Their cheapness gave them a quality all of their own ... even if some of the figures (like the elephants!) were not always as detailed (or accurate) as one has now come to expect.

    All the best,

    Bob

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  9. Bob,

    I feel that way about the figures put out by Scruby (now Historifigs). They are very simple figures--crude by today's standards--and they do not match at all what we now think of as 25mm, 30mm, etc. But they have a very classic toy soldier look, and are very easy to convert. Plus, they definietly have the "Old School" pedigree in spades. I have small 9mm ACW and AWI armies, which I just don't want to get rid of, even though I have many other (and better) figures in other scales for both periods. I'm retiring in 3 weeks, so I should finally have the time to do something with them--not to mention the rest of the mountains of lead and plastic!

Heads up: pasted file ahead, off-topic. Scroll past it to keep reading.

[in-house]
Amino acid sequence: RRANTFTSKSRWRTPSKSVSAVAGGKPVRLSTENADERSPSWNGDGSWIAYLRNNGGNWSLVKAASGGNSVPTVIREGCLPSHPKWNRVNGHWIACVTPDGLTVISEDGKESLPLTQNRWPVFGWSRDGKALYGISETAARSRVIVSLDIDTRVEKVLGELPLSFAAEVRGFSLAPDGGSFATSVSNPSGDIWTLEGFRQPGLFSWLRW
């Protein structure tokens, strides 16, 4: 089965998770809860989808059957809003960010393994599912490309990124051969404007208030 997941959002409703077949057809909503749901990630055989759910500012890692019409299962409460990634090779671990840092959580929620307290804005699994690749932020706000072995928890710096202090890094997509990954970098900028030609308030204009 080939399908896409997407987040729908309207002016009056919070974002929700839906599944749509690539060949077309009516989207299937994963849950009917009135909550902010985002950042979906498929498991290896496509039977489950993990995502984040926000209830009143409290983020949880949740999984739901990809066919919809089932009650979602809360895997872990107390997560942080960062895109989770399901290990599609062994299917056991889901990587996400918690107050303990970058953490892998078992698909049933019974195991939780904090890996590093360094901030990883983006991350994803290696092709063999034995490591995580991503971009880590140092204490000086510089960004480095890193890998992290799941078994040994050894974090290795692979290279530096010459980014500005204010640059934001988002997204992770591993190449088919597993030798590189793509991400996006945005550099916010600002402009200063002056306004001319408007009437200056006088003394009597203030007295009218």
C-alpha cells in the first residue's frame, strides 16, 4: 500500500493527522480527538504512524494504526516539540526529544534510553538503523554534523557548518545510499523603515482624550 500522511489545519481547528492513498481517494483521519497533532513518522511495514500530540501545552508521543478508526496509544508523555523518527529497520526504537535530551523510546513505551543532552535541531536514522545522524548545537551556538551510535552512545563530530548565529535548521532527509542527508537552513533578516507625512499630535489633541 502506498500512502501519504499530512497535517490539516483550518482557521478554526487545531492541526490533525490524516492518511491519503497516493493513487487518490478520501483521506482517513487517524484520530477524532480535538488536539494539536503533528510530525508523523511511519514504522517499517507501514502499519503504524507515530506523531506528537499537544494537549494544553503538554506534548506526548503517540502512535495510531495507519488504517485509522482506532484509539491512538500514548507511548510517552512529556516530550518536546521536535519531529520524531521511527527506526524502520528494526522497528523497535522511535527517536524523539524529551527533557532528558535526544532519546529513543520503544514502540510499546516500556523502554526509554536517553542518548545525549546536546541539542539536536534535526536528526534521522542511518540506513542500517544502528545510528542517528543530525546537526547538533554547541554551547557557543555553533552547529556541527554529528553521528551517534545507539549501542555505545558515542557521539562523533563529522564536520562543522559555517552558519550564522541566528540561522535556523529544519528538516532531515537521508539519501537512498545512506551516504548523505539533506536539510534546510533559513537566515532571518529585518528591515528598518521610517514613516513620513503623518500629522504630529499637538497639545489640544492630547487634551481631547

Best regards,

    Chris

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  10. Chris,

    Firstly, congratulations on your forthcoming retirement. If my experience is anything to go by, you will be busier than you ever were when you were working.

    On the subject of figure designs, have you noticed that a lot of modern figure designers seem to produce figures that are anatomically incorrect with big hand and heads, broad bodies, and short legs? I understand that this has been done to make it easier to paint the detail ... but if you are looking at figures from two or more feet away the detail gets 'lost' (although a lot of modern figure painters seem to use such over-the-top painting techniques that sometimes the 'detail' seems to 'shout' at you even at that distance).

    Scruby, SAE, Spencer Smith, and Peter Laing all produced simple, anatomically correct figures that were relatively cheap and easy to paint.

    Ah, the good old days!

    All the best,

    Bob